This week’s Democratic debate caused a fury on the Internet.
During the first 45 minutes, the moderators (Stephanopoulos and Gibson) covered Obama’s “bitter” comments, the Reverend Wright, flag pins on lapels, Hillary’s lying about Bosnia sniper fire, and Obama’s relationship to William Ayers.
You would hardly know we were a country in a recession fighting a war in Iraq.
The blogosphere has hashed this topic to death, however, so I will not comment on the issue itself anymore.
What I would like to address, however, is our progressive reaction to this event.
- Almost 700 comments were posted to this ABC news article
- Over 1200 comments were posted to Stephanopoulos’ profile at ABC
- Over 600 comments were placed on David Brooks article “No Whining About the Media” in the NY Times before they turned off comments about 10 hours after the article appeared
And these are just a few statistics. One count I read, said the ABC news site had 7000 posted comments after the debate.
My first thought reaction to this was: “Wow. This is great. Here was an event so obviously biased and trivial that it stood out like a flare.” I think the event may have even helped Obama and Democrats because he weathered the storm and called it for what it was, “gotcha politics.”
Then I thought about it from the perspective of the media. Apparently, this event had the highest ratings of a debate this season. ABC touted it as “easily the most watched of the 2008 presidential cycle.”
Similarly, I believe because of this controversy, readership for pundits like Howard Kurtz at the Washington Post and David Brooks at the NY Times is up.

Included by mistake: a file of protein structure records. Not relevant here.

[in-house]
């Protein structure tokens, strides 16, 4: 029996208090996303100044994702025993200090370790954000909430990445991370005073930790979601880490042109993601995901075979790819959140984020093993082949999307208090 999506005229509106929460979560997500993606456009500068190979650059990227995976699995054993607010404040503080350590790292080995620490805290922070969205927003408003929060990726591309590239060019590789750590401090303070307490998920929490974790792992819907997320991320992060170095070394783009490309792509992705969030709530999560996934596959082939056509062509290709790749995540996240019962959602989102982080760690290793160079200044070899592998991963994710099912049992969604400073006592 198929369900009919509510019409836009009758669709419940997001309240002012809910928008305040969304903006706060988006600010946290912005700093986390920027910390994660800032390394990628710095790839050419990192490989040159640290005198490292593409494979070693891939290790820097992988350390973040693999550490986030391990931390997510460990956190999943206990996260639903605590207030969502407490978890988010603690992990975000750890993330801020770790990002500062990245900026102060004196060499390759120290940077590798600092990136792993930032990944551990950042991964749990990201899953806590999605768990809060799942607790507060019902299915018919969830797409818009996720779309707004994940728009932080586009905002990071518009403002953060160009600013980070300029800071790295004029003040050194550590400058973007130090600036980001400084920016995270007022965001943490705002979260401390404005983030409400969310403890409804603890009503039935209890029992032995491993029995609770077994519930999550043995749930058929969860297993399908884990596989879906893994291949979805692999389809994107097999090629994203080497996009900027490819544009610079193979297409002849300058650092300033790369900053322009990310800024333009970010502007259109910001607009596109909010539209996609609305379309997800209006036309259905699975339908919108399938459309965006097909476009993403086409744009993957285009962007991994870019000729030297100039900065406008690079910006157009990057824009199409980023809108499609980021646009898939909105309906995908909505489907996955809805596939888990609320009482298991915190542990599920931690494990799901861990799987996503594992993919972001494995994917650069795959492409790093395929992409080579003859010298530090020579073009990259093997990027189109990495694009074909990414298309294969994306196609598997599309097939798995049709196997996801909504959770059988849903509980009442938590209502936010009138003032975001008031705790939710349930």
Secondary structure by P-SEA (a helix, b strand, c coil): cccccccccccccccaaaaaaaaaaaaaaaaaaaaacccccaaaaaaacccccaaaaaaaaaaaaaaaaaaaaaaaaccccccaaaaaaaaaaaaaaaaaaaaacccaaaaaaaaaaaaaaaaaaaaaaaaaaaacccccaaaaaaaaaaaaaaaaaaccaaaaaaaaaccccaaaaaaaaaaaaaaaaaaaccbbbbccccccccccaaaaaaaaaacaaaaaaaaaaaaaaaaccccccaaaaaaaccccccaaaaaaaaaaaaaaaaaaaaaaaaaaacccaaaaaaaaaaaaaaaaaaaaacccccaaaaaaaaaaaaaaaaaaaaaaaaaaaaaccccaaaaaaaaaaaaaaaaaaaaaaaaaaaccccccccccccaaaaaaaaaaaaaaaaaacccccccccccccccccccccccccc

As progressives, I know we have this tendency to believe that if we post a comment to David Brooks’ article, somehow this will get through to him and he will change his mind. Similarly with commenting on the ABC website. But the incentive is actually the opposite. Why would he write anything different when he gets MORE hits and MORE traffic from being controversial?
I believe, ironically, that this is an area where progressive values actually contribute to the fame of some of the pundit “entertainment” commentators.
In a market economy, the way to most effectively get rid of these commentators is to ignore them. Don’t read their articles. You’re only giving them more web hits so they can brag to their bosses about their high readership.
Think of it this way. Not only are these columnists getting the readership of their core conservative audience, but they are also getting liberals who disagree with them to read their articles and comment on them.
This realization came to me while reading about the debate backlash on Wednesday night.
But it is hard. It is like giving up smoking. You have to “not do” something you are used to doing. You have to instead think of how the media is incentivized.
Maybe it’s easier to think of it this way, we should support the kind of journalism that we believe in. Leave kind remarks on good articles. Send them to your friends.
Now I’m not arguing that we should stop trying to express our values about an objective media. But I think we need to remember what drives the pundits. Readership. That’s the number one criteria. Like it or not.
So we should spend more energy to support good journalism then on leaving remarks at pundit websites. Remember, if you’re reading to comment and disagree with the pundit, you are only driving up their web traffic.
Instead, here are three things you can do that are a more effective use of energy:
- Write a letter to the editor of your local paper – if published this may help get your point across without supporting a pundit you don’t agree with
- Support objective media – Read and comment on journalists who “do the right thing”; write letters to networks praising objective journalism; support alternative media
- Contribute to an organization like Media Matters or look for other tips online